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    Average Sun SD
    From: Frank Reed
    Date: 2021 Jul 24, 10:29 -0700

    What is the Sun's average semi-diameter? This seems simple enough. We take the Sun's SD in early January, when the Earth is at perihelion, add to that the Sun's SD in early July, when we're at aphelion, and then divide by two. And there you go -- average SD. The problem is that this is only an average of two extreme values. It doesn't tell us the average as in the sense of of what you could expect to find "on average" if you measured the Sun's angular size on any random day or, similarly, in the sense of an average over time. If you measure the Sun's SD on every day of a (non-leap) year and then average those 365 distinct values, you would get something smaller than the simple average.

    Consider riding along on Halley's Comet. Like the Earth's orbit, the orbit of the comet is elliptical. But Halley's orbit is highly elliptical extending from 0.6AU from the Sun at perihelion (inside the orbit of Venus) to 35AU (beyond the orbit of Neptune) at aphelion, a trip that takes nearly 38 years. The apparent SD of the Sun for an observer riding along on the comet ranges from 0.5' at aphelion to about 27' at perihelion. Naively the average is about 14 minutes of arc. But in fact, the SD is less than 14' for more than 30 out of those 38 years travelling from perihelion to aphelion. If you observe the Sun on an "average" (random) day in the life of Halley's Comet, you could expect to find it much smaller than 14'.

    The Earth's orbital eccentricity is much less than that of a typical comet. The average SD to the nearest tenth of a minute of arc may well turn out to be identical to the simplistic high-low average SD. Or is it? For how many days out of the year is the Sun larger than the simple average, which is very close to 16.0 minutes of arc? What fraction of the year is the Sun's actual SD smaller than that simple average? What's the "proper" temporal average SD? One could work this out based on integrals or by orbital analysis, but for this case, in the 21st century, a brute force approach averaging the individual values for every day of some multiple of 365.25 days will probably work just fine.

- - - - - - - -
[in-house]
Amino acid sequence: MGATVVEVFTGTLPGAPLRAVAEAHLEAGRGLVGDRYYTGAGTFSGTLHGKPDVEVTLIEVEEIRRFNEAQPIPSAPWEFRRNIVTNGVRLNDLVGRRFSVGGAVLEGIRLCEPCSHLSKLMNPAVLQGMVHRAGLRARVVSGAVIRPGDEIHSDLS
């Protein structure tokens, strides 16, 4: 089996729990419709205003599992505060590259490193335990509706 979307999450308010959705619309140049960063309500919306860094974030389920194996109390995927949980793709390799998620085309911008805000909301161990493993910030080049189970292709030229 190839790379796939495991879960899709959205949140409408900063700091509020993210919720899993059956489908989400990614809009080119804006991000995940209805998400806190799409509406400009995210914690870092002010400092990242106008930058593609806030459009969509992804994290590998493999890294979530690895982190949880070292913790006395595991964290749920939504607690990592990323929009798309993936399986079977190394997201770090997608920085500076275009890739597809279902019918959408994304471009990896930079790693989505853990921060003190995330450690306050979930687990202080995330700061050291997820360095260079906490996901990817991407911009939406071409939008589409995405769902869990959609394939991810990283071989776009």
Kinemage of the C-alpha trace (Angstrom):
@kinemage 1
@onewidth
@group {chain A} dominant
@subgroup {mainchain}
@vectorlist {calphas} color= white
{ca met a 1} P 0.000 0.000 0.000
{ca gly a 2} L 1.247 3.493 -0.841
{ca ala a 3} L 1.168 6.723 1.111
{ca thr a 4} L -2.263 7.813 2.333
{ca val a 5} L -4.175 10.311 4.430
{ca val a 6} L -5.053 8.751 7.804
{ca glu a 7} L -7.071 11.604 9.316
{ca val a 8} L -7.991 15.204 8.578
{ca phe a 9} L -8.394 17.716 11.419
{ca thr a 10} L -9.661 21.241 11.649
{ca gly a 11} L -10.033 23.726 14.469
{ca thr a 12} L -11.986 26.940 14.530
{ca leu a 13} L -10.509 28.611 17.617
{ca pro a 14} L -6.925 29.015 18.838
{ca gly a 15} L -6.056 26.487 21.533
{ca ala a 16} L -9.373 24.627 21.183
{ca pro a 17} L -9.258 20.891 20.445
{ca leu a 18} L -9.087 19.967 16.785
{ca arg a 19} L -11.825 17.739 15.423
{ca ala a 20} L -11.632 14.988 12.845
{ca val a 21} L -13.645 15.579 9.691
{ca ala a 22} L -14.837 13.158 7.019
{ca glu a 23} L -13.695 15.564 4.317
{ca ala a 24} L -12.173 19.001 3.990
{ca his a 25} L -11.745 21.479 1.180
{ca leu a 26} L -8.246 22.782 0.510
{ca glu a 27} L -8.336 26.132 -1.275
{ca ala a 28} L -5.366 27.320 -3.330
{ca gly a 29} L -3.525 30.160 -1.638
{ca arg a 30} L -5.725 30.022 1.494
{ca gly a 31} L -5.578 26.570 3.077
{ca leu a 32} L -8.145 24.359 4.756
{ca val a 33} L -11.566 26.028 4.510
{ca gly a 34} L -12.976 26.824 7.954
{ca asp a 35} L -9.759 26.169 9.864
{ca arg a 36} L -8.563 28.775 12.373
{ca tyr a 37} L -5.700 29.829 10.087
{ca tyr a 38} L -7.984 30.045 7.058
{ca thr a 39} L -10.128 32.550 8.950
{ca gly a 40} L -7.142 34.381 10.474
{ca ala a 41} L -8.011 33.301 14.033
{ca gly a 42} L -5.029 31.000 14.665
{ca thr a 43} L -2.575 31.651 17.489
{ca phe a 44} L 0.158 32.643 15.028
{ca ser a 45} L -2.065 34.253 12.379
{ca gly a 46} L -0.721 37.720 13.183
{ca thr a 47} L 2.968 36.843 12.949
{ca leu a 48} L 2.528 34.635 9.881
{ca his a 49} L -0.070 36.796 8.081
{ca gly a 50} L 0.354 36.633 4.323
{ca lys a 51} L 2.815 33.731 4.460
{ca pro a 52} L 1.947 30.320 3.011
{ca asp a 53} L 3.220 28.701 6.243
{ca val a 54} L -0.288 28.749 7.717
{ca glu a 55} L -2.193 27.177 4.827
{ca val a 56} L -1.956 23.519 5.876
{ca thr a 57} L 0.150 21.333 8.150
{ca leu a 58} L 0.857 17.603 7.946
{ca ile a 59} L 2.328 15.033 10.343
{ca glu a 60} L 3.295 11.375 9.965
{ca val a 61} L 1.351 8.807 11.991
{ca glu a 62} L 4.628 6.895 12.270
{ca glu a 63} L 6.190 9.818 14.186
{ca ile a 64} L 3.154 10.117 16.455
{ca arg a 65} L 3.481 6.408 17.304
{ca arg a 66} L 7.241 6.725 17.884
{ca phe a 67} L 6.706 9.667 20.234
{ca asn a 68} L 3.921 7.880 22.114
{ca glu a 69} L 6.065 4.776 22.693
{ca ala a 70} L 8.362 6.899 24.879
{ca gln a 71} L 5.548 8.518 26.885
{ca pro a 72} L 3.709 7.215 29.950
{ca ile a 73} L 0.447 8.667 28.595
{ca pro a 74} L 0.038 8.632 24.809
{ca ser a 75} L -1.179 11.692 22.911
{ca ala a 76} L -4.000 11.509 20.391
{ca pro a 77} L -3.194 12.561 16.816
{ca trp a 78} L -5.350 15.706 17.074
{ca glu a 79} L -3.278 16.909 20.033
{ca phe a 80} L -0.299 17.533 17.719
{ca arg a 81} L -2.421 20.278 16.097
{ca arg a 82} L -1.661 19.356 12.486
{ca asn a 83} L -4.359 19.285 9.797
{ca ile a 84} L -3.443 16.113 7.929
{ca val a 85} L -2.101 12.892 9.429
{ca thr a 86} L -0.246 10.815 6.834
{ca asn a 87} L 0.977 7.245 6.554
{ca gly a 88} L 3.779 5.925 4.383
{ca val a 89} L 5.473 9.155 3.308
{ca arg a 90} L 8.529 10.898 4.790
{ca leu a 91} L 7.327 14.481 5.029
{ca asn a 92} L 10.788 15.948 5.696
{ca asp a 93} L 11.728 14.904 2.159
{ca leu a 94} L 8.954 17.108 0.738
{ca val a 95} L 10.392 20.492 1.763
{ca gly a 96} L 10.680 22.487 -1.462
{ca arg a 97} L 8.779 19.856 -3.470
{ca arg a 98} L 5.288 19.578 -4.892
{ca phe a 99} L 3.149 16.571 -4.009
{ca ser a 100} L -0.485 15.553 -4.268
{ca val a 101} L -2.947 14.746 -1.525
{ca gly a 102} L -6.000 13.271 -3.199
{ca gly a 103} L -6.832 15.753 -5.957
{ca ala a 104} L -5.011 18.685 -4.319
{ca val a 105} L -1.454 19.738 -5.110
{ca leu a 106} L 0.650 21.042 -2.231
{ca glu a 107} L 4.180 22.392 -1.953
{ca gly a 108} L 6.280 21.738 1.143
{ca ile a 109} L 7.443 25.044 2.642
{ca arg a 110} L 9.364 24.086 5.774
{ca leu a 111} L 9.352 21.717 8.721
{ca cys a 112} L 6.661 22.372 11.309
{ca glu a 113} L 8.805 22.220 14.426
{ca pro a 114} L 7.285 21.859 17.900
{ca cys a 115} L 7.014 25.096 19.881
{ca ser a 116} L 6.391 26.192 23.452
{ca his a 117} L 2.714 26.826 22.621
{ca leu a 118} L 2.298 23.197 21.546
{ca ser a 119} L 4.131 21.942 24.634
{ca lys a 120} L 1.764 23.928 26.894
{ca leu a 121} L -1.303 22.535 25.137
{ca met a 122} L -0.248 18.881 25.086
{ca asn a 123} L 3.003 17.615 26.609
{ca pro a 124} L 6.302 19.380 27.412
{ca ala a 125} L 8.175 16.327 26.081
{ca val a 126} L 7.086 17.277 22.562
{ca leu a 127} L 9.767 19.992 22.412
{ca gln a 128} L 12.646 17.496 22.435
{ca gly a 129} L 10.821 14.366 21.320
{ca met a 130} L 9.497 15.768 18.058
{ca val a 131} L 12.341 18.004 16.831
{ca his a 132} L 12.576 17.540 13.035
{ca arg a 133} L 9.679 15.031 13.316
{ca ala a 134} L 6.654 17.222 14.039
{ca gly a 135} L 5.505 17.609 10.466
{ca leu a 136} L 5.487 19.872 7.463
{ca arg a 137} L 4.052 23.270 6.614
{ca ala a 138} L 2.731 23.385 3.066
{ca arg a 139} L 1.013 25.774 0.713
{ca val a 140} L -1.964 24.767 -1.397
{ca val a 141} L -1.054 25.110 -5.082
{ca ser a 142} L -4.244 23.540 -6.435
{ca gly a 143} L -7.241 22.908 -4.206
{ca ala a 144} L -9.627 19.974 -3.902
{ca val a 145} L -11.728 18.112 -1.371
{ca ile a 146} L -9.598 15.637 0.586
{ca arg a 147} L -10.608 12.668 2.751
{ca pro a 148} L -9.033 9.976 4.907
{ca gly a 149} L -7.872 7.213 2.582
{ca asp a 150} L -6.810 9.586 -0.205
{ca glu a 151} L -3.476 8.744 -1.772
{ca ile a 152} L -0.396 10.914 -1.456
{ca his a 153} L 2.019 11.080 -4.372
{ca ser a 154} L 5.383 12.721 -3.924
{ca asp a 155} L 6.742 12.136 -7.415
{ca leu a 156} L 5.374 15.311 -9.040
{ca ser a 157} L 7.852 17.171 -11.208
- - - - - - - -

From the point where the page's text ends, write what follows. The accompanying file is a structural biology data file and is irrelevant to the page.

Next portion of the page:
Frank Reed

    PS: [off-topic] I got onto this puzzle from a different place. I was working out the time for a suborbital rocket (a sounding rocket) to fall from a highest altitude of 1R (where the rocket is momentarily at rest) back to the ground on any planet or asteroid with a radius of R. The drop time is about 41% of the surface-skimming circular orbit period. It's interesting because this time, like the surface-skimming orbit time, is nearly the same for all planets, moons, asteroids, etc. from moonlets half a mile across up to the largest planet, Jupiter. There is only a weak dependence on the density of the planet (drop time is inversely proportional to the mean density of the planet with no other dependence on size or total mass of the object. It's all within half an order of magnitude from the slowest to the fastest drop time. The range is from about 35 minutes for the Earth, the planet with the highest mean density, up to about 98 minutes for Saturn, the planet with the lowest mean density. So if I place a small rock at an altitude of 10 miles above a small moon with a radius of 10 miles orbiting a planet near Betelgeuse, for example, I can expect it to fall to the surface in about an hour, give or take. Or if I drop a small pebble 1 meter above a 1-meter radius rock orbiting somewhere in the asteroid belt, it will fall to the surface in about an hour.  It's always the same since there's not much variation in mean density of materials (excluding exotic materials).

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